High school students such as Fronberg audition to play in the Lyceum group that practices and plays throughout the school year. They come from 25 different high schools covering a geographic area larger than the state of Rhode Island, according to Brown. Members are required to be in their high school ensemble, take private lessons, be proficient in technique and have music reading skills common to their instrument.
Once in the group, many students said they practice anywhere from one to four hours a day, sometimes on multiple instruments. “(The group) allows us to be immersed in incredible music that is being forgotten in our culture,” said Christian Stone, trombone student at Lone Peak High School and member of the philharmonic, via email. “It can be challenging at times, with six-hour long rehearsals, but come concert time, it’s always worth it.”
Lyceum Philharmonic makes spiritual music a big priority, something that makes it unique from many other groups. Natalie Miner, a violinist from the American Heritage School, related an experience right before the final end-of-year concert at the Thanksgiving Point outdoor amphitheater.
“We were rehearsing Sibelius Symphony No. 2 and found it very difficult to focus,” Miner said, noting that it was pouring rain. “The wind was blowing music everywhere, it was cold and we were starting to get frustrated.”
Gathered in the green room as the concert opened, “The orchestra knelt in prayer together and asked for help,” Miner said. “The next time we played, it was the best we had ever done. The music was very powerful. I learned to love music more than I thought was possible that night.”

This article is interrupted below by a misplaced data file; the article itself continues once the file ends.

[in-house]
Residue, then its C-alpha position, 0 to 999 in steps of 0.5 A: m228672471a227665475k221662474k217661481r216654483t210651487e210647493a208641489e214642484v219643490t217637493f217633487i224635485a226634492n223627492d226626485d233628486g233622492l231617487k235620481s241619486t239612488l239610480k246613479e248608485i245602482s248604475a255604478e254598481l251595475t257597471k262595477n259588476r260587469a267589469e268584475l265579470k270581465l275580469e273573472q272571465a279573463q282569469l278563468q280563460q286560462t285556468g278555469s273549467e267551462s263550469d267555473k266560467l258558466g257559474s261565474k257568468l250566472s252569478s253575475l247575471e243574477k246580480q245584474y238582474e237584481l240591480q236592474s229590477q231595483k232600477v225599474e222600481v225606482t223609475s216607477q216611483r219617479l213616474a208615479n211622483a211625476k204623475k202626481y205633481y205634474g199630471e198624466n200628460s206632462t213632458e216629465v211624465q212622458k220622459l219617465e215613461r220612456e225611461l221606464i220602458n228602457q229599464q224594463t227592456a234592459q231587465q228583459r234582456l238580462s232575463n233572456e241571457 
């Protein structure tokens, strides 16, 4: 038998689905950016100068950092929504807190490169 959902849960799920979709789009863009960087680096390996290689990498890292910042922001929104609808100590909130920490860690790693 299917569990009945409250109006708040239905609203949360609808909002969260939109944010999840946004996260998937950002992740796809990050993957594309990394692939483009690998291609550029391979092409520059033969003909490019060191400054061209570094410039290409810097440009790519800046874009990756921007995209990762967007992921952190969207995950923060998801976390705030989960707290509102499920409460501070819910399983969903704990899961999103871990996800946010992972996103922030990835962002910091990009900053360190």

Brown teaches the link between music and spirituality to all students that participate in the orchestra.
“BYU Education Week is an especially important concert series for us because of the people that come,” Brown said. To perform at Education week, he said the Lyceum group turned down an offer from the PianoGuys’ PBS special at the Red Rocks Amphitheater. The philharmonic not only fills a professional niche, but they play spiritual music and they are excited to be able to share that with the vast audience coming to Education Week.
Guest artist Covington performed in Broadway’s “The Lion King” and, having visited BYU before, said he is delighted to be back and have the opportunity to perform with the Lyceum Philharmonic. Brown said Covington will “bring the house down at this concert.”
One of the pieces they will play together is from an original work, “One Nation,” composed by Rob Moffat and orchestrator Rob Gardner in remembrance of the Civil War. Moffat said wrote this piece with Covington in mind. “When I heard the music, I loved it,” Covington said. He mentioned what an honor it was to have a piece written for him.
“It’s thrilling to work with students who are discovering music at almost every rehearsal,” Brown said. He said he hopes the audience will be uplifted and entertained and the students inspired by the experience to continue to practice and express their own testimonies through their instruments.
“Come with an open heart, mind and spirit,” Covington said. “Then you’re open to see what’s being shared.”
The orchestra is scheduled to perform Aug. 19 to 21 at 7 p.m. in the Harris Fine Arts Center Pardoe Theatre. Tickets are $12 and can be purchased in person at the Harris Fine Arts Center or online at www.byutickets.com.